2012 Wildrose candidate and lawyer John Carpay Wildrose.
Credits: AL CHAREST/QMI AGENCY
It's illegal to buy health insurance in Alberta, but John Carpay's hoping to change that.
Carpay, the president of the Justice Centre for Constitutional Freedoms, filed an application in the Court of Queens Bench seeking to allow the purchase of private health insurance for medically necessary services in Alberta.
The Canada Health Act of 1984 outlaws private health care and private insurance in Canada. In order for insurance companies to offer medical coverage for Canadian medical procedures, it would have to be declared legal here.
A Canadian Supreme Court ruling seven years ago said for Quebec residents, the provincial government must either eliminate wait lists or allow people access to health care outside the government system. A vote on the rights of the rest of Canada had the Supreme Court at an impasse because of a tie vote.
Private insurance wouldn't have to jeopardize publicly-funded health care, said Carpay, who was also the 2012 Wildrose candidate for Calgary-Lougheed.
"Since the Alberta government is unable or unwilling to get rid of the waiting list, it must allow people to access health care outside of the government monopoly," Carpay said.
"Currently, the government monopoly is inflicting massive suffering on tens of thousands of Albertans who are now, as we speak, waiting for surgery. When you have thousands of people living in a state of pain or unable to work, it's costing the Canadian economy billions every year because of people who can't work because they're waiting for surgery."
A parallel system wouldn't dismantle universal health care, but would take the stress off it, said Carpay, pointing to working two-tier systems in European nations like France, Germany and Switzerland.
"They do not have waiting lists in any of those countries because they have parallel private health care systems that coexist alongside the public one, so there isn't pressure on the system," he said.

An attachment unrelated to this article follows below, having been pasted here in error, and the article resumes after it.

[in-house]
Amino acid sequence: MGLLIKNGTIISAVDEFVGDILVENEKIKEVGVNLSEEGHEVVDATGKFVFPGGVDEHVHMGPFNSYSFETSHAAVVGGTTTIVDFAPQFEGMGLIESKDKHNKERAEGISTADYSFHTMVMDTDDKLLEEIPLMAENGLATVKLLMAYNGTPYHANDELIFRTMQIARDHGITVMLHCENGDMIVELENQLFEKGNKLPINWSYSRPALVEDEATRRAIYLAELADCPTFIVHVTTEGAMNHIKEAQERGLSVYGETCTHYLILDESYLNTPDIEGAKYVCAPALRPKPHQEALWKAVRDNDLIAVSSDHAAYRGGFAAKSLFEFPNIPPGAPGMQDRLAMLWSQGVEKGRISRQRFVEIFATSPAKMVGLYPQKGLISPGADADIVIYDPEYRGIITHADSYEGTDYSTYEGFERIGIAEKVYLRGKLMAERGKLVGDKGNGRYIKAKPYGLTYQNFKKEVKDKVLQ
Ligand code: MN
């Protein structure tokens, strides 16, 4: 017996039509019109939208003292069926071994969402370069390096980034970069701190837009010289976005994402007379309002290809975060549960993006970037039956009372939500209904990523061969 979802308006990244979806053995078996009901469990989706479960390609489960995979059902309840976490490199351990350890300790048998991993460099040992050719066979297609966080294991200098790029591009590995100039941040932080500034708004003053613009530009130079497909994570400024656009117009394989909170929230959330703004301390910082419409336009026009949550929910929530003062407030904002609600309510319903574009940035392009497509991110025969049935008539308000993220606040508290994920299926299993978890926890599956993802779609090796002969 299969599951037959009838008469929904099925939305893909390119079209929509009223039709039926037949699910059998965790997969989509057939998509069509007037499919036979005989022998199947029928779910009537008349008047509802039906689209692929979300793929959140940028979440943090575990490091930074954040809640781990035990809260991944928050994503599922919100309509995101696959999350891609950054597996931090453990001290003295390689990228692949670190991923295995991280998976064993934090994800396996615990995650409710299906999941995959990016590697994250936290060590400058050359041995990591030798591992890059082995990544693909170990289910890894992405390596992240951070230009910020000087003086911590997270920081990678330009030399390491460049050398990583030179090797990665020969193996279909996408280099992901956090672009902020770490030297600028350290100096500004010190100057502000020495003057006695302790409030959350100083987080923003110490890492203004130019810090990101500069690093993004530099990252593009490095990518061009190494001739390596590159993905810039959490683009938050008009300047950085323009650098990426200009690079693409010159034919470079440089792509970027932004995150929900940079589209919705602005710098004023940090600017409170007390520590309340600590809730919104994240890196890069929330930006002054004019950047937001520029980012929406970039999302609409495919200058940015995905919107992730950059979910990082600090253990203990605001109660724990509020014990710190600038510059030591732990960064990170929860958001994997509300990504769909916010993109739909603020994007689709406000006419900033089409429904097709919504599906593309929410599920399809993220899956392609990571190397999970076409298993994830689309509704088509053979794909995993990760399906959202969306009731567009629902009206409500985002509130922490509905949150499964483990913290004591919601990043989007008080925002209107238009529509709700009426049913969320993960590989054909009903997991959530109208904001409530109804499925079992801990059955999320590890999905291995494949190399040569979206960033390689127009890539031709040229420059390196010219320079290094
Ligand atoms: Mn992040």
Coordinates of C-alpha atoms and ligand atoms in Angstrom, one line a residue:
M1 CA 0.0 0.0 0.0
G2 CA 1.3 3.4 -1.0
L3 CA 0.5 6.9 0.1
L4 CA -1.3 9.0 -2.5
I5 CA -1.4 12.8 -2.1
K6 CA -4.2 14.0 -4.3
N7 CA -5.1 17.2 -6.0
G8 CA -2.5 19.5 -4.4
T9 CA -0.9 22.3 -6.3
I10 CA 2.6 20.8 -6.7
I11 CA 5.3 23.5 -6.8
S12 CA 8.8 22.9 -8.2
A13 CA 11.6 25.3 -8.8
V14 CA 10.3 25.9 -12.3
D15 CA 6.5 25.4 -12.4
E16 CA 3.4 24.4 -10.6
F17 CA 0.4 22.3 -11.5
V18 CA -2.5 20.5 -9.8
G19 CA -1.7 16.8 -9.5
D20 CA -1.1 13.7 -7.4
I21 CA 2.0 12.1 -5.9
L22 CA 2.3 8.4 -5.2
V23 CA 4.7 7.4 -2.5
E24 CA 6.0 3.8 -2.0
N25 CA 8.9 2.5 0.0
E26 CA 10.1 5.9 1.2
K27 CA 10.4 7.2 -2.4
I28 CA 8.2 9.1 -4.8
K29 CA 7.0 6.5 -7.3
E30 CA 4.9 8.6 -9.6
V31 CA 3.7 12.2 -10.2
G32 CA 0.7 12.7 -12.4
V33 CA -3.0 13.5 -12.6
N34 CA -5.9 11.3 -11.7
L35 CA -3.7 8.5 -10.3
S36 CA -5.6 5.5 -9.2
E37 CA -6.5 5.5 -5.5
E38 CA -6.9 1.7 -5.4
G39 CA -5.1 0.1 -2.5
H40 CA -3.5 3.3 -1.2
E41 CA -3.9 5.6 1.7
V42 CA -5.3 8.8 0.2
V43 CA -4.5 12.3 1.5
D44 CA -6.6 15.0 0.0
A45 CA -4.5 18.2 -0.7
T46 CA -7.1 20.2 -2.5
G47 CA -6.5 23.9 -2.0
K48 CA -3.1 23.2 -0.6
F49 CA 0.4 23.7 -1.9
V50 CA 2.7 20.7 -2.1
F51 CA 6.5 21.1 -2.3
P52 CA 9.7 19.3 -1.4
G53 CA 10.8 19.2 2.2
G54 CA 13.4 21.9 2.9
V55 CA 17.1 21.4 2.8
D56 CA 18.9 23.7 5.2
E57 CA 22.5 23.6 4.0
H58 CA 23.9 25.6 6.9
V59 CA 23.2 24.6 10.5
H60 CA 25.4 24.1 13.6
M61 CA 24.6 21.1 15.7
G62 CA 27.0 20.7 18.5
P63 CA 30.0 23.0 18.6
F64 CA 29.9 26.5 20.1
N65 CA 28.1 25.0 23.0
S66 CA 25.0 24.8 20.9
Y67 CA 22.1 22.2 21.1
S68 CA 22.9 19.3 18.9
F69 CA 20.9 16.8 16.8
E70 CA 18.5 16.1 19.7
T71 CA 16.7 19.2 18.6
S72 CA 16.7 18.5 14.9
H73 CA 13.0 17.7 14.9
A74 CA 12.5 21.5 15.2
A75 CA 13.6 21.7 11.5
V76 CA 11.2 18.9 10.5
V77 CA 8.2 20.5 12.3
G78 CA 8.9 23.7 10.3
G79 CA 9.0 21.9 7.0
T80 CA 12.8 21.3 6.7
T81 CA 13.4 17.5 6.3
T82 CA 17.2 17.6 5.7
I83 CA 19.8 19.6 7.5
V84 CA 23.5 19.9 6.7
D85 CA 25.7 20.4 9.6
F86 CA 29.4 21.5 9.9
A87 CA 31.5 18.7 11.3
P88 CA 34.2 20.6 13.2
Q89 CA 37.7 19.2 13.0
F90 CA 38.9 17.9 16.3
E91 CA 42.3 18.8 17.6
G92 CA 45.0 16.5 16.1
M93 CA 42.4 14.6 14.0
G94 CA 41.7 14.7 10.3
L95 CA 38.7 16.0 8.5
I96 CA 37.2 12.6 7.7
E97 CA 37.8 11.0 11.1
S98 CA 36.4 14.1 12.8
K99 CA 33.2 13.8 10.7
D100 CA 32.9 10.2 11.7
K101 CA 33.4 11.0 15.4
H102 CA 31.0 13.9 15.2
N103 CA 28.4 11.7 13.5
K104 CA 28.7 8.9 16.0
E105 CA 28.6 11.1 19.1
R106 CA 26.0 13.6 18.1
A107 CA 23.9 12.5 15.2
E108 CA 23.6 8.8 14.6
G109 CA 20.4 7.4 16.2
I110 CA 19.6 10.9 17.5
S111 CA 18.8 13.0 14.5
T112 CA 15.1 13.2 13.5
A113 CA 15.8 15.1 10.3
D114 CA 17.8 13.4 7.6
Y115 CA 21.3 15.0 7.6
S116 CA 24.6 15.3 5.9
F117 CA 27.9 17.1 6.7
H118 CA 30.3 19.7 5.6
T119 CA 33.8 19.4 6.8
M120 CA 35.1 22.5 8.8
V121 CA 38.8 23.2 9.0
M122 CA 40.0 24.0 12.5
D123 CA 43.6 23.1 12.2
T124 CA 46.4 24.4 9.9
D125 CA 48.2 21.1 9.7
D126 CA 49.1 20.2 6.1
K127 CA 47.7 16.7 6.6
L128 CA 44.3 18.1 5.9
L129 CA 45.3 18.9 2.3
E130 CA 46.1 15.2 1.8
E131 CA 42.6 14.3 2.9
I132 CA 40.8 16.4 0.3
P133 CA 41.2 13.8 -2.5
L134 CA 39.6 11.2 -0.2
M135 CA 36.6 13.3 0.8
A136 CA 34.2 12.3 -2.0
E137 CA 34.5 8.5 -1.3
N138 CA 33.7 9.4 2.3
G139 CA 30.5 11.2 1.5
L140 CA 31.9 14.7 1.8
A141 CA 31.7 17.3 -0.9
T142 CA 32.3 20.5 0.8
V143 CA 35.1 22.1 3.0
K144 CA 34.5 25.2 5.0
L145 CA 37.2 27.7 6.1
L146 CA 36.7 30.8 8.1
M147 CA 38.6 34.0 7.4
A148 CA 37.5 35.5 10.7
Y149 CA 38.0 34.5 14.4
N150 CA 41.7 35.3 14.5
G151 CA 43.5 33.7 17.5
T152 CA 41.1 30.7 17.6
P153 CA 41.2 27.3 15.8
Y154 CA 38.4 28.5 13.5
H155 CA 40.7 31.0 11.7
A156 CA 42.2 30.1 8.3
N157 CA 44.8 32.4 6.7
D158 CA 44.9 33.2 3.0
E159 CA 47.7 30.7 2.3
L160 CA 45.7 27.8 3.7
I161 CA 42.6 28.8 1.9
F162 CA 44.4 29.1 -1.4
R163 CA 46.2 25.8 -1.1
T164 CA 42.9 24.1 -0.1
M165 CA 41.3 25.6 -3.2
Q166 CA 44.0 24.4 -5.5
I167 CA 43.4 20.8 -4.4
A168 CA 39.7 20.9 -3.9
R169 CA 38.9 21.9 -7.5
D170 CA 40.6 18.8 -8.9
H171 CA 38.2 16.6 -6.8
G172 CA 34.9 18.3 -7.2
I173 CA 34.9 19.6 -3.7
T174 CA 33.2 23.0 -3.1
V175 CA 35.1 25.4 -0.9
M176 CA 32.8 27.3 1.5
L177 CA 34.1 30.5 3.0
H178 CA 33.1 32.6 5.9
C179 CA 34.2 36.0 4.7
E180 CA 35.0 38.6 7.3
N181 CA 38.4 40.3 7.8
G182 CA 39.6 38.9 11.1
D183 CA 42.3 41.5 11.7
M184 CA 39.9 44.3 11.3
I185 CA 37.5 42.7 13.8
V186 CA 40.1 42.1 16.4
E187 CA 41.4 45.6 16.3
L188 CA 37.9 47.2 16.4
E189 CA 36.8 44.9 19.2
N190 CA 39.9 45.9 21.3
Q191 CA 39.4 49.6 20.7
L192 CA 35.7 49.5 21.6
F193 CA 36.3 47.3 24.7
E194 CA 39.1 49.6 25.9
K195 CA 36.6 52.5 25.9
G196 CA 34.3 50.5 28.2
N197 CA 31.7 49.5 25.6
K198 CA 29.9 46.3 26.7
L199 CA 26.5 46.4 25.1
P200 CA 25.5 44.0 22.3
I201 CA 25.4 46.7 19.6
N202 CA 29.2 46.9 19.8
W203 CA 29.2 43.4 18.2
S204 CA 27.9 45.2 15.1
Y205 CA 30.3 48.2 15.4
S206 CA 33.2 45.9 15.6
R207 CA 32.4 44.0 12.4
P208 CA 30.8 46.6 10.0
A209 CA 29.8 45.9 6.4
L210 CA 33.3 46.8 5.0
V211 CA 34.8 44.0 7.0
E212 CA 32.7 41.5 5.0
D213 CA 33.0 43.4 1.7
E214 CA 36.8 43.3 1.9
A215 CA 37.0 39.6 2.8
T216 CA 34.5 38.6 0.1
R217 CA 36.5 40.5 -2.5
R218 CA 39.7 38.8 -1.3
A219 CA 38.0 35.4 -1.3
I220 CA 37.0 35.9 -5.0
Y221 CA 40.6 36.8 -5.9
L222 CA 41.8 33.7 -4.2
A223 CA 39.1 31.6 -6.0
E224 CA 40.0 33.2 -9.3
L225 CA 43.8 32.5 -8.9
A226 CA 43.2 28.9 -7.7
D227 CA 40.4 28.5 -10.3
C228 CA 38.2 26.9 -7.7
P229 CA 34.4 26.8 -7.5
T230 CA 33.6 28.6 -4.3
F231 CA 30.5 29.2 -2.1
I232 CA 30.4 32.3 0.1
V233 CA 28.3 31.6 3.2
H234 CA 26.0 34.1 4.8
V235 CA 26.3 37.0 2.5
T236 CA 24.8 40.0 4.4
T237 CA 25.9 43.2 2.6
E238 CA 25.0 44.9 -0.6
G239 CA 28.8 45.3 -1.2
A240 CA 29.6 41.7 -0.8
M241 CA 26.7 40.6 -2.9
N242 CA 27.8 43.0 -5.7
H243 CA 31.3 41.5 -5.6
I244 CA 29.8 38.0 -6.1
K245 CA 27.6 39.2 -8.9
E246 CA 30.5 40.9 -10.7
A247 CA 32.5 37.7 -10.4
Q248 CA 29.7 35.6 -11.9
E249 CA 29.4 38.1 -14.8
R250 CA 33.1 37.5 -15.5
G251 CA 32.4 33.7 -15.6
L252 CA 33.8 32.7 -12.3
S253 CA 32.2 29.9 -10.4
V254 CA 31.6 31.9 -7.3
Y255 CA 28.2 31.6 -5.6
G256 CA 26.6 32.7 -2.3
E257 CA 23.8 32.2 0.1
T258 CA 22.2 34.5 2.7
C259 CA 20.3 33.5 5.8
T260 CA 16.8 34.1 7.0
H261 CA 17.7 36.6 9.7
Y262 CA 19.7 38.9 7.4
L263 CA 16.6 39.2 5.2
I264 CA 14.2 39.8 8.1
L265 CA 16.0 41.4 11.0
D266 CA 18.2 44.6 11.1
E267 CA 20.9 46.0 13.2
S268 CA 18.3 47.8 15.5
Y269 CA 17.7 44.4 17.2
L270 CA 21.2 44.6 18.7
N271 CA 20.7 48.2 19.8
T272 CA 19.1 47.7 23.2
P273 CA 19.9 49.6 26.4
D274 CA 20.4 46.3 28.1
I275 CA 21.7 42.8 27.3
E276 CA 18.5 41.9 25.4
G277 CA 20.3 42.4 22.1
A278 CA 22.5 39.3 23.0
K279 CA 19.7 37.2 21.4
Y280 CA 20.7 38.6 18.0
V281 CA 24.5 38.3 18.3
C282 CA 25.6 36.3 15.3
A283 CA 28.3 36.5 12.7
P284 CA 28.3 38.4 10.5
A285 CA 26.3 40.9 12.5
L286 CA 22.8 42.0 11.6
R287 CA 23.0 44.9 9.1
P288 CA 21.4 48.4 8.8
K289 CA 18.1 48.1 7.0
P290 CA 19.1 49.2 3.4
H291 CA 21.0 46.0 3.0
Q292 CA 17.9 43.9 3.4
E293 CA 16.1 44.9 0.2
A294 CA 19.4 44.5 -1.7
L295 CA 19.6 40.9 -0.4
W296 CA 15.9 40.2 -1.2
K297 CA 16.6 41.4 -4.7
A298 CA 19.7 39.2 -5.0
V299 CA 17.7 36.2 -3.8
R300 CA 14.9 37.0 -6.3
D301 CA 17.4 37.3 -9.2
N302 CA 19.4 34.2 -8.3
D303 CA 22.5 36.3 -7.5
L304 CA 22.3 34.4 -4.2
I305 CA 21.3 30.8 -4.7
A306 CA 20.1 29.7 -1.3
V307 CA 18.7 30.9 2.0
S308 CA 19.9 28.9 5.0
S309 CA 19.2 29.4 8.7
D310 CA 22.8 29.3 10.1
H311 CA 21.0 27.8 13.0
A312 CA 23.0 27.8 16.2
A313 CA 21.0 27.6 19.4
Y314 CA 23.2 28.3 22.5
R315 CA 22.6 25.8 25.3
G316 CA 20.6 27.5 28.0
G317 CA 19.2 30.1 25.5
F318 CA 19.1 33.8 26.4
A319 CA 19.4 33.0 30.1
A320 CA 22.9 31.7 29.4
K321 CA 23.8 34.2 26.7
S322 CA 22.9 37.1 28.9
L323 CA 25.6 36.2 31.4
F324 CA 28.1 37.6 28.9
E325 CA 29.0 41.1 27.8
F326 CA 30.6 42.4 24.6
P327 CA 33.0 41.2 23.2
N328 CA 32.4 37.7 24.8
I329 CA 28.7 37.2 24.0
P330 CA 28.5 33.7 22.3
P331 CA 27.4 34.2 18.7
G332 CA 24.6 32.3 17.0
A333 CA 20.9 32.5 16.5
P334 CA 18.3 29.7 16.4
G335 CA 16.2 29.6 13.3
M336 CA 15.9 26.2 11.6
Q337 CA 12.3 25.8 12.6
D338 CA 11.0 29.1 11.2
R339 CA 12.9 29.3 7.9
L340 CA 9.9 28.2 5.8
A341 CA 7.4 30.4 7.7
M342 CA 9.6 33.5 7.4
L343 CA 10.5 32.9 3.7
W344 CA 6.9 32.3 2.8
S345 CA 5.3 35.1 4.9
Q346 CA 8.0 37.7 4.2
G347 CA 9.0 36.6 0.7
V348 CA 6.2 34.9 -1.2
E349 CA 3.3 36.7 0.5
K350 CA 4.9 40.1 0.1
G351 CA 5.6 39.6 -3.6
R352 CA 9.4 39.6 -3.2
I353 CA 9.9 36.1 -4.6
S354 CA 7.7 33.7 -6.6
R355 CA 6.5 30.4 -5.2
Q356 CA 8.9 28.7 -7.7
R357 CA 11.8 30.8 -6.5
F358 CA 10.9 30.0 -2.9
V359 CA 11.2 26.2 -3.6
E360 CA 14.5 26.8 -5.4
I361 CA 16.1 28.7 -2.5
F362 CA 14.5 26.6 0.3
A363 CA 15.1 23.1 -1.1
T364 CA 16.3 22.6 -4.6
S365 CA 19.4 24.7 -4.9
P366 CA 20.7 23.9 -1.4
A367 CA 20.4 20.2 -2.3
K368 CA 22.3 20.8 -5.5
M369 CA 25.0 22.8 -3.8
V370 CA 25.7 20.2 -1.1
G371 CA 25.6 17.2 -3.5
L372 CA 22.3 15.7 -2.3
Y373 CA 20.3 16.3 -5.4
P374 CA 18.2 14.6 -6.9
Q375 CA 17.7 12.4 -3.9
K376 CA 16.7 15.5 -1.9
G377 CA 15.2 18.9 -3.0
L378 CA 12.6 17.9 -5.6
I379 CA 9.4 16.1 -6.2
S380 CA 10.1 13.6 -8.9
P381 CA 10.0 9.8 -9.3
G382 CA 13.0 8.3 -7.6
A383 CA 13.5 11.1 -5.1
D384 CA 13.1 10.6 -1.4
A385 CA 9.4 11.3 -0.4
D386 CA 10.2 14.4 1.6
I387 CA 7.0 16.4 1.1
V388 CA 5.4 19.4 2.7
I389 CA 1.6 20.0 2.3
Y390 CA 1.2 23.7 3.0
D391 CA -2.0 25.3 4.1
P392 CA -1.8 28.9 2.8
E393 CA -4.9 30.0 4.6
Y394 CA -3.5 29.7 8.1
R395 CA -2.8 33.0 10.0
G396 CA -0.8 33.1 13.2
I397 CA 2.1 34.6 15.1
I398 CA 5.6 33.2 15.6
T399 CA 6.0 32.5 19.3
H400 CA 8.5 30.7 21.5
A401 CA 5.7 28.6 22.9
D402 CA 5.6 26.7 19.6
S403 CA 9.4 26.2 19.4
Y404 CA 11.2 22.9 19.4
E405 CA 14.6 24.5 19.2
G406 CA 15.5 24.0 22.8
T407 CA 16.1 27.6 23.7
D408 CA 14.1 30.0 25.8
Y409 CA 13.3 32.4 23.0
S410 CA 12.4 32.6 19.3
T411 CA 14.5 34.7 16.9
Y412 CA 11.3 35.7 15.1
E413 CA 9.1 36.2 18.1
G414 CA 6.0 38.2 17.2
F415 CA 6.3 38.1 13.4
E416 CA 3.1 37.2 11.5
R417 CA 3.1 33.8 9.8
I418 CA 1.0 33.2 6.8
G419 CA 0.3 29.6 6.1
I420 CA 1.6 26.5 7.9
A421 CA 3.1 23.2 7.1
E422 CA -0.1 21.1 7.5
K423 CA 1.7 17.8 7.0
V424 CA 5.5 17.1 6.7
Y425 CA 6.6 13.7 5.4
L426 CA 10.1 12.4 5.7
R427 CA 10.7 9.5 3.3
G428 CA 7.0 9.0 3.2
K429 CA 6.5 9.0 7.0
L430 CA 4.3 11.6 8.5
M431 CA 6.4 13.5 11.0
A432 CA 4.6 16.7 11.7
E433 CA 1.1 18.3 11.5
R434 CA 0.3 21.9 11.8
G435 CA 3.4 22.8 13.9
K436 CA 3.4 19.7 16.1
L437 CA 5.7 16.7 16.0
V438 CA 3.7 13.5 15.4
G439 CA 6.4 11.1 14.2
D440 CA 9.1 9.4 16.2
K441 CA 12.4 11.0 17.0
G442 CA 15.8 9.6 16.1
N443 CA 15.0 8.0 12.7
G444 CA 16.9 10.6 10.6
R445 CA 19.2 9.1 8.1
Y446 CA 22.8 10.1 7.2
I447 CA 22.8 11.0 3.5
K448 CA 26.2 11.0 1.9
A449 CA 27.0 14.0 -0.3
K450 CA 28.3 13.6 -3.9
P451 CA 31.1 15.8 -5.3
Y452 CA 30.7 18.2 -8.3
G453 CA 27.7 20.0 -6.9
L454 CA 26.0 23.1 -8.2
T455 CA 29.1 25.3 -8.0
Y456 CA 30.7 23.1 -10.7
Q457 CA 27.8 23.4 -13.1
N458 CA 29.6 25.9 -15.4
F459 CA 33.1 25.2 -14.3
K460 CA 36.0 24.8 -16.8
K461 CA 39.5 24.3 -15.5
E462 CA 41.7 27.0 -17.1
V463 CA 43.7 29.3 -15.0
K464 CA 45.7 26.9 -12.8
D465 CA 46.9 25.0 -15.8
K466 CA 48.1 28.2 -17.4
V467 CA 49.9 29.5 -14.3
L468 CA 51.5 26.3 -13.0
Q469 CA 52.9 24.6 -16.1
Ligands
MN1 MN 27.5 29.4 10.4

Nationwide, wait times for surgery and specialist care are 60% longer than they were 15 years ago. A recent Fraser Institute study said nearly 1 million Canadians are on surgical wait lists, and a third of those are at risk of full recovery because of the wait.
To some extent, a two-tier system - free universal public care and for-pay private care - exists in some Albertan sectors, Carpay said, pointing to private insurance for things like dentistry, eyeglasses and therapeutic massage.
A two-tier system was something of a political hot potato in the 2012 provincial election, with the Wildrose seeking provincial funds for out-of-province services for wait-listed Albertan patients under a proposed guaranteed wait time.
Scott Hennig, director of the Canadian Taxpayers Federation, said his organization supports Carpay's suit. "We've been waiting for years on this," he said.
Albertans seem to have warmed to the idea, Hennig said, citing studies showing more than 50% of Albertans favor a parallel private health care system, compared to the third in favor when Alberta's Health Care
Protection Act (Bill 11) came in 2001, allowing for-profit corporations to do day surgery procedures.
That concept was initially received with great protest and fear-mongering, he recalled.